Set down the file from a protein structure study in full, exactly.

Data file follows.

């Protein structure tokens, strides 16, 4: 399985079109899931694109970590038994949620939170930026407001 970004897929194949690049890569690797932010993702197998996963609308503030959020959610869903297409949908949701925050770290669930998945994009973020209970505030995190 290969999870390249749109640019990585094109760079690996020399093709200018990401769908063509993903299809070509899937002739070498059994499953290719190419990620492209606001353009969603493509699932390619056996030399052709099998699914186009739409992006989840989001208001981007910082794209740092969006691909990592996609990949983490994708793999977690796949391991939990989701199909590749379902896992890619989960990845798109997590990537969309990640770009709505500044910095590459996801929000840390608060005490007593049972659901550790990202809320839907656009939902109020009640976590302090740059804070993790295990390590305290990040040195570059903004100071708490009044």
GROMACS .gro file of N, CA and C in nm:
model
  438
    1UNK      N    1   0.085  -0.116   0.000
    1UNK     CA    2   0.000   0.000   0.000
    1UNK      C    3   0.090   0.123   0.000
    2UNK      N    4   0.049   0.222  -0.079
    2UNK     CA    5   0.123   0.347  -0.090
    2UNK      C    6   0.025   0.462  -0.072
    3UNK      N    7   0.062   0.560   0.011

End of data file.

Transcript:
């Protein structure tokens, strides 16, 4: 399985079109899931694109970590038994949620939170930026407001 970004897929194949690049890569690797932010993702197998996963609308503030959020959610869903297409949908949701925050770290669930998945994009973020209970505030995190 290969999870390249749109640019990585094109760079690996020399093709200018990401769908063509993903299809070509899937002739070498059994499953290719190419990620492209606001353009969603493509699932390619056996030399052709099998699914186009739409992006989840989001208001981007910082794209740092969006691909990592996609990949983490994708793999977690796949391991939990989701199909590749379902896992890619989960990845798109997590990537969309990640770009709505500044910095590459996801929000840390608060005490007593049972659901550790990202809320839907656009939902109020009640976590302090740059804070993790295990390590305290990040040195570059903004100071708490009044």
GROMACS .gro file of N, CA and C in nm:
model
  438
    1UNK      N    1   0.085  -0.116   0.000
    1UNK     CA    2   0.000   0.000   0.000
    1UNK      C    3   0.090   0.123   0.000
    2UNK      N    4   0.049   0.222  -0.079
    2UNK     CA    5   0.123   0.347  -0.090
    2UNK      C    6   0.025   0.462  -0.072
    3UNK      N    7   0.062   0.560   0.011